I personally struggle to see how people can think this. Everything within Christianity is ordered toward loving better.

Meet hate with Love.
Meet violence with Love.
Meet pain with Love.
Meet suffering with Love.
Meet disaster with Love.
Meet people with Love.

And what is Love? Desiring the best for others.

How does this not sound like a good thing?

We live in a society of entitlement. We feel entitled to things; Entitled to a comfortable life. Entitled to peace. Entitled to sex. Entitled to money. Entitled to freedom.

Yet none of those things mean anything without love. A comfortable life without a desire to improve others lives is a lonely, self-centred existence. Peace without love I don’t think is possible, it is just “keeping the peace”. Sex without love is using. Money without love is capitalism. Freedom without love is not freedom.

I guess my point is that your desire to be “a good person” is a desire to love. And a desire to love is a desire to put others first. It is not a warm fuzzy feeling or “romantic love”, it is sacrifice and commitment. This is counter cultural. We are told if something “isn’t working for you” then ditch it. The whole idea of commitment has gone out the window.

For this idea of wanting the best for others to work, there has to be a belief that at everyone’s core, even if they don’t know it themselves, is the same desire to love; And an inherent dignity. If we are really loving them we need to love their potential.

These ideas are the fundamental ideas of Christianity. Which, by the way, is “a religion.”

So if someone doesn’t believe in God but thinks all these ideas are good ideas, then where do those ideas come from and why are they so difficult to put into practice? If it were instinct, or just a sociological development, then I believe we’d be a lot better at actually doing it. But let’s be honest, we suck.

Christianity is and has always been, a revolutionary religion. Jesus challenged the status quo. He challenged the idea of personal gain over communal gain. The idea of rituals over faith. The idea of law over love. The idea of justice of over mercy.

And that’s why I love Him. He is the only thing that makes sense to me in this world.

I will put my law within them, and I will write it on their hearts; and I will be their God, and they shall be my people. From the book of Jeremiah, Chapter  31 Verse 33. Jeremiah was a prophet and is recognized as one by Jews, Christians and Muslims.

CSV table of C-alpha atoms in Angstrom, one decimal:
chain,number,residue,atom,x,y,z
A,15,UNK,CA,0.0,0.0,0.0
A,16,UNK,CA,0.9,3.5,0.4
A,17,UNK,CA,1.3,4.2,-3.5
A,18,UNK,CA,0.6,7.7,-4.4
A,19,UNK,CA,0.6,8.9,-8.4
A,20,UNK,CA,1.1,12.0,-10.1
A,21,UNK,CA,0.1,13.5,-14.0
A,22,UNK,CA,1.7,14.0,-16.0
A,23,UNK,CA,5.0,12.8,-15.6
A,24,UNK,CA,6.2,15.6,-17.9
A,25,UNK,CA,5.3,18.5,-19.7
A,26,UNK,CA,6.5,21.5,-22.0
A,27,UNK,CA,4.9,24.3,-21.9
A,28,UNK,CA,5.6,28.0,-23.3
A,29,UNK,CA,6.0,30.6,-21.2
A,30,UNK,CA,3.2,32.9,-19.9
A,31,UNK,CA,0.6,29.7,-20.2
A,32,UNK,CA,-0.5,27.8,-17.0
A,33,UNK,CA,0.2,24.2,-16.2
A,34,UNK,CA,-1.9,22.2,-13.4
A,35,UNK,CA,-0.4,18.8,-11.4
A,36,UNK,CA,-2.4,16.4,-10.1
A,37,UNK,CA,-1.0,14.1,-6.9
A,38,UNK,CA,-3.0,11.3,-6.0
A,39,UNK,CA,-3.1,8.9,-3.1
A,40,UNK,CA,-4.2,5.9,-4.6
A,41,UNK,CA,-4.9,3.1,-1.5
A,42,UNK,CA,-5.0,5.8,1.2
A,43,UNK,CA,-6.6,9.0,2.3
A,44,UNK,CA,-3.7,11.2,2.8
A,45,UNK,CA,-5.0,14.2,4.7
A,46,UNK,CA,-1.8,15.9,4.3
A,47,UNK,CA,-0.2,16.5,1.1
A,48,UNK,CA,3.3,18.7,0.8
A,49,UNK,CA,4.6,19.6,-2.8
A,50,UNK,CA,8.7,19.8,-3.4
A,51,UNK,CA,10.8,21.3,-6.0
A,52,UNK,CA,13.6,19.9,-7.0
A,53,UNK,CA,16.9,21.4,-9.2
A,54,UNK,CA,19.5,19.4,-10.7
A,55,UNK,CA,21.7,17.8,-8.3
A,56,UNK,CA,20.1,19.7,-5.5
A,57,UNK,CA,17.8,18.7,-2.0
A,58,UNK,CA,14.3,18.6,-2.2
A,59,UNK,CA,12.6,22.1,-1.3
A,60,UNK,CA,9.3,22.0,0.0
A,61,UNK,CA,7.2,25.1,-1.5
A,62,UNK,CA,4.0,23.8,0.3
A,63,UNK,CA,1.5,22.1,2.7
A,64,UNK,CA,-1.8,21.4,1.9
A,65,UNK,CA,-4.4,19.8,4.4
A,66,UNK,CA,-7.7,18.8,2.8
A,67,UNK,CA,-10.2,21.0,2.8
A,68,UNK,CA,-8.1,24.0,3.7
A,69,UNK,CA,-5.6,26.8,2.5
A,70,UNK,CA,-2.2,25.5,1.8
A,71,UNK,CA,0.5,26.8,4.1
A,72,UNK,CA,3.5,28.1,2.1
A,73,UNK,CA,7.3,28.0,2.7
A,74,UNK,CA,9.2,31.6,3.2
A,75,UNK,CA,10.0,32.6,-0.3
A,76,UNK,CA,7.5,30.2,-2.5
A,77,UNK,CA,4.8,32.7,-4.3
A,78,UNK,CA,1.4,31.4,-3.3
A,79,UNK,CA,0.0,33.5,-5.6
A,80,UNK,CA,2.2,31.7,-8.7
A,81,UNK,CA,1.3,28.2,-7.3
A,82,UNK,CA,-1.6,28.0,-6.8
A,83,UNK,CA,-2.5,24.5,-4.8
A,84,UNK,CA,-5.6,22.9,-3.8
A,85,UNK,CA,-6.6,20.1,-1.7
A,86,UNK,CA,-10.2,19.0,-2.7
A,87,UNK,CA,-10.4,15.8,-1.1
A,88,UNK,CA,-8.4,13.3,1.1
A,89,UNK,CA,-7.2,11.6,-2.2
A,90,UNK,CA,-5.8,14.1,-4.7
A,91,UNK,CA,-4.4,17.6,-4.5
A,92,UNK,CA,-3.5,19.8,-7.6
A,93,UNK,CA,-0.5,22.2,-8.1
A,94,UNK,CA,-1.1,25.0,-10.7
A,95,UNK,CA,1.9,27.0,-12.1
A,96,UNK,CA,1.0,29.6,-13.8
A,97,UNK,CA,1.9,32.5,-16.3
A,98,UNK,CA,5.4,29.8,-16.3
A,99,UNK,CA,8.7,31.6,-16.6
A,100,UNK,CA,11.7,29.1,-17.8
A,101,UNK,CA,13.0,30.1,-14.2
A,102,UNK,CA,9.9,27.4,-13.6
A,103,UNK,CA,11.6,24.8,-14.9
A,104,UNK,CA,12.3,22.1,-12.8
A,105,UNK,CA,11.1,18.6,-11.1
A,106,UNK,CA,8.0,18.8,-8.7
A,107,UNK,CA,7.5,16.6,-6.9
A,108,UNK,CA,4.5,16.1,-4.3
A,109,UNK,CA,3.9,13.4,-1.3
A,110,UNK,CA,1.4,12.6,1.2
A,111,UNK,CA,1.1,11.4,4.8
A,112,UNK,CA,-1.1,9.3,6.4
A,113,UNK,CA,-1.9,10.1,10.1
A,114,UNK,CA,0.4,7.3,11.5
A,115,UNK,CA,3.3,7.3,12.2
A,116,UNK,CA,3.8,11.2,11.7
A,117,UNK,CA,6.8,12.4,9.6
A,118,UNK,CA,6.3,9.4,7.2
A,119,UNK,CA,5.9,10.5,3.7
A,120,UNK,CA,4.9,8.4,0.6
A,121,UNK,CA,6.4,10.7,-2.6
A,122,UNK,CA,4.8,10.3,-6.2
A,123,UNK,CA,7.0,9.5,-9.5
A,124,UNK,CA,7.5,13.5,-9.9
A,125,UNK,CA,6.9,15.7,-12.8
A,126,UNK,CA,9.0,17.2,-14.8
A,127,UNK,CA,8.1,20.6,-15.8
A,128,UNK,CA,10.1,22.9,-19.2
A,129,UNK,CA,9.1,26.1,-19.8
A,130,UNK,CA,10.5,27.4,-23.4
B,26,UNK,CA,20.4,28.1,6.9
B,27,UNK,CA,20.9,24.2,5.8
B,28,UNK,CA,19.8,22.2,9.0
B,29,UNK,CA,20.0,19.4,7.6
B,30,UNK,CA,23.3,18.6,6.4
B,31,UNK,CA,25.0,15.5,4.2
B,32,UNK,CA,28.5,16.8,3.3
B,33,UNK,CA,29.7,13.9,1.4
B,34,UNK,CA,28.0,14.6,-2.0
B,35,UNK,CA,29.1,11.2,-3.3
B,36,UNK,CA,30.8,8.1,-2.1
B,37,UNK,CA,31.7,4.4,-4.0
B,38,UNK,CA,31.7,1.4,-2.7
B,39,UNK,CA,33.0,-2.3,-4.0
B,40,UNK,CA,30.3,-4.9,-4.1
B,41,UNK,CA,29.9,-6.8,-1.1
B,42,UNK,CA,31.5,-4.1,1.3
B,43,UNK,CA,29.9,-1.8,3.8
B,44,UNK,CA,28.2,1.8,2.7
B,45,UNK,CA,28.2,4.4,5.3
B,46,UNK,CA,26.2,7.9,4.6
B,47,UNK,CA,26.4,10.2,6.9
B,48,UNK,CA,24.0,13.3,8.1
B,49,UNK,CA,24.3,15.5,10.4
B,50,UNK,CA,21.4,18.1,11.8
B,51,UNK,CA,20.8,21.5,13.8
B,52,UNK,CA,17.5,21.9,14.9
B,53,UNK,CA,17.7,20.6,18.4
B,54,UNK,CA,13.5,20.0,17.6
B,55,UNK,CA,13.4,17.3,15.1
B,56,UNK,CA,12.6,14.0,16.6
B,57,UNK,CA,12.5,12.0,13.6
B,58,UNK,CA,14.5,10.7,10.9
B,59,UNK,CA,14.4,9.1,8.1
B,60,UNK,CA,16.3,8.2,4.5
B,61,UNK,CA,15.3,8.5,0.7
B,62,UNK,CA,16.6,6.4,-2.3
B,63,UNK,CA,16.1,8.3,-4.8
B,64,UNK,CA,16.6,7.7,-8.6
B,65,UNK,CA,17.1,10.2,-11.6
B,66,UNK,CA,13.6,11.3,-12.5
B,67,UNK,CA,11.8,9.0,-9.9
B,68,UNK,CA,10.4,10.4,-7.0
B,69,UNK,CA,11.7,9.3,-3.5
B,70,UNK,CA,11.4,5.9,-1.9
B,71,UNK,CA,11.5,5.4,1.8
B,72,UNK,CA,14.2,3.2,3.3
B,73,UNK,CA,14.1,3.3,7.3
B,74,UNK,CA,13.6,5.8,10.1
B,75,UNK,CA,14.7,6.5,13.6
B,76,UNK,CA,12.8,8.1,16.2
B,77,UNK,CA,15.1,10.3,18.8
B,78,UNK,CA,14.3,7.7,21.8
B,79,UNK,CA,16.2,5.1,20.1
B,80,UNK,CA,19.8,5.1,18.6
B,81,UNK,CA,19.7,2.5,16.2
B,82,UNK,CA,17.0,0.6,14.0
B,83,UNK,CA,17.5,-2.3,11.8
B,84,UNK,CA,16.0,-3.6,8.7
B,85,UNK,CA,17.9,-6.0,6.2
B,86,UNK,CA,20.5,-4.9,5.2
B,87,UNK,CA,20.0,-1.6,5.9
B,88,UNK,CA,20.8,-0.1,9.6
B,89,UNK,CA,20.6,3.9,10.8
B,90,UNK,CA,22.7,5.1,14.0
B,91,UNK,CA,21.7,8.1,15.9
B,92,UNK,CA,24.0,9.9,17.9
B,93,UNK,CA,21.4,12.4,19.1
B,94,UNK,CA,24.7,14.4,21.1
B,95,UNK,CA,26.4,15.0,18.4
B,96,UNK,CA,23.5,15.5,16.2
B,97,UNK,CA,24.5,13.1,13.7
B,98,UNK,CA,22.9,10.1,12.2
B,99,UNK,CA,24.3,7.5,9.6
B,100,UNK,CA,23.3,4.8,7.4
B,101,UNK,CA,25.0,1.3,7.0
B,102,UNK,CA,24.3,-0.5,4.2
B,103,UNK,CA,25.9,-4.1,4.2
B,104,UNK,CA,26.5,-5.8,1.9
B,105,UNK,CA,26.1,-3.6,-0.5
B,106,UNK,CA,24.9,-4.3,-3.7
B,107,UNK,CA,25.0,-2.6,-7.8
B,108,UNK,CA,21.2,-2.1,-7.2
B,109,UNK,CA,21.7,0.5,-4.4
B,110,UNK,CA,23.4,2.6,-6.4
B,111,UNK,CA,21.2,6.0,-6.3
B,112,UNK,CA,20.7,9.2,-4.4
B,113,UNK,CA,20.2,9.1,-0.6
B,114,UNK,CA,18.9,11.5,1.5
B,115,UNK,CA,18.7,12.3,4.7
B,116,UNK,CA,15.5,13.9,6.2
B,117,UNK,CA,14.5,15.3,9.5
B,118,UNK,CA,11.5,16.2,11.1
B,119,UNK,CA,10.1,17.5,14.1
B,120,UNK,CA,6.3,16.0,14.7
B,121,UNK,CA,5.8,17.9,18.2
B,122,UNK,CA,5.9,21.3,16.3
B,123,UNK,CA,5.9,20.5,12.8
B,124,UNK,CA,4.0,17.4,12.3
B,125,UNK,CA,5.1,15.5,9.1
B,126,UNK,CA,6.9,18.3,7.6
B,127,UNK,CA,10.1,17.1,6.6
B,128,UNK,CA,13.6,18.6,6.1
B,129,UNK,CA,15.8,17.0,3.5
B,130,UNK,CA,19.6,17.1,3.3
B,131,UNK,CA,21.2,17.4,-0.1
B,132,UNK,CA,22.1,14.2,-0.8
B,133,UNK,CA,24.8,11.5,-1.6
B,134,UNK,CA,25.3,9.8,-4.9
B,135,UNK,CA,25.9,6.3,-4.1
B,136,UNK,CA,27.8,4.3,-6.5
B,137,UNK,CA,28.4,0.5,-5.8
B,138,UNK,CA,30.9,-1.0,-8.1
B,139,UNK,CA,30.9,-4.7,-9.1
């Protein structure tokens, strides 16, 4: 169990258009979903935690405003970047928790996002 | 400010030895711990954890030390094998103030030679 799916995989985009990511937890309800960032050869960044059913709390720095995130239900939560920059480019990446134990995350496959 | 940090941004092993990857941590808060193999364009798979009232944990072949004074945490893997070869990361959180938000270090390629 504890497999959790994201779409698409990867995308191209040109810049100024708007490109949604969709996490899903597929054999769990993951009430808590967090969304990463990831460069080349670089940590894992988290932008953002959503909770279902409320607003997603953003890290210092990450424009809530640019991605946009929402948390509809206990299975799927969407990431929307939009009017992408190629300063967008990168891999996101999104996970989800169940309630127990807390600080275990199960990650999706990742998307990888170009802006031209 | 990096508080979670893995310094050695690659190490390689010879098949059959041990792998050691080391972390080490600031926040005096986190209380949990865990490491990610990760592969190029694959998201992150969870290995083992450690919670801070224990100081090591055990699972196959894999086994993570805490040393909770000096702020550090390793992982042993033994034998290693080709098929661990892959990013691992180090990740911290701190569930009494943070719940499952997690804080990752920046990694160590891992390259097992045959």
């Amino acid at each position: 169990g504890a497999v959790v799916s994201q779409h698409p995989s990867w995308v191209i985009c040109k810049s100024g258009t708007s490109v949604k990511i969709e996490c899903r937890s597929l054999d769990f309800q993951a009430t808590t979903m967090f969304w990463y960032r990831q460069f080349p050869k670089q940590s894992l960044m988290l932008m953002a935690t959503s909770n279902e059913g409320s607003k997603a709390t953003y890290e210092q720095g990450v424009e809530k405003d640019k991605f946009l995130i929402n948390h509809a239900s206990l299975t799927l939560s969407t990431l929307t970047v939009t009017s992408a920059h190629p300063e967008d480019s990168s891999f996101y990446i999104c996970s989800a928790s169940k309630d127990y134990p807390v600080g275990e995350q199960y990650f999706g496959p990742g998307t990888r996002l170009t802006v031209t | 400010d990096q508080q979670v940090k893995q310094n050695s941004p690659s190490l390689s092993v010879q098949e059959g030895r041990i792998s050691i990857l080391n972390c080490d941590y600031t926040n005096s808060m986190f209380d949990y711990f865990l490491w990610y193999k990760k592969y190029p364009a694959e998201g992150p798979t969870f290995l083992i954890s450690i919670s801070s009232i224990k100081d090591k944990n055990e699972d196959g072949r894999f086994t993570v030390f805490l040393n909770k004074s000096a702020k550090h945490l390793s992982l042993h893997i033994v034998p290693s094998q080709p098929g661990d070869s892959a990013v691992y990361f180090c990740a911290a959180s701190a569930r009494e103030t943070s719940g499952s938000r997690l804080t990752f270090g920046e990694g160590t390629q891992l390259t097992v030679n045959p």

The Jump

Who Am I?

God said to Moses, “I AM WHO I AM“; and He said, “Thus you shall say to the sons of Israel, ‘I AM has sent me to you.'”

On My Way!Who Am I? Sometimes I think this question is at the root of our human experience. It is what drives us. It is a desire to know ourselves, to know where we fit in and what makes me “me”. What is my identity?

We are social beings, we thrive in community. I believe one of our greatest fears is that people will reject us. As a result we live by the book, following the script written by countless generations before us.

Imagine a scenario where a group of people come together for a book club. They were all supposed to have read a chapter of their current book before the meeting but none of them has.
They make small talk and divert the conversation for as long as they can, each one of them feeling embarrassed and scared of what the others might think. Some even lie about the chapter and make up opinions so as to appear to have done the reading.

Finally, one person confesses to having not done the reading and the tension is broken, everyone admits and the group laughs, feeling closer and more bonded than before.

This book club is a lot like life. We jostle for our place in society pretending to have it all together but we are all just lost on the inside. We’re afraid to admit it but if we do, we find that everyone is really in the same boat, and there is liberation in knowing this. It takes the pressure off.

I find it interesting how many people take those “tests” on Facebook:  “What Disney Character Are You?”, “What Is Your Celebrity Alter Ego?”, “What City Should You Really Live In?”.

I’ve taken plenty myself. Sure, they can be a laugh but I feel those tests are so popular because we desire identity, we are searching for meaning and for who we are. We like it when our ideas of who we are are affirmed, which is often why those tests are flawed because we will answer according to what we want the outcome to be.
Which describes you best: Shy, Adventurous, Bookish, Fun?
I secretly want to be an adventurer so I choose adventurous. The result tells me, “You are an explorer! Seeking adventure and thriving off change!” – Yes! No… I am actually insecure and afraid of so many things. I want to be an explorer because I believe that will fulfil me. But will it?

A year ago today, I boarded my plane and began my journey to London. This was my adventure. This was my initiation; I was going to find my place and my identity.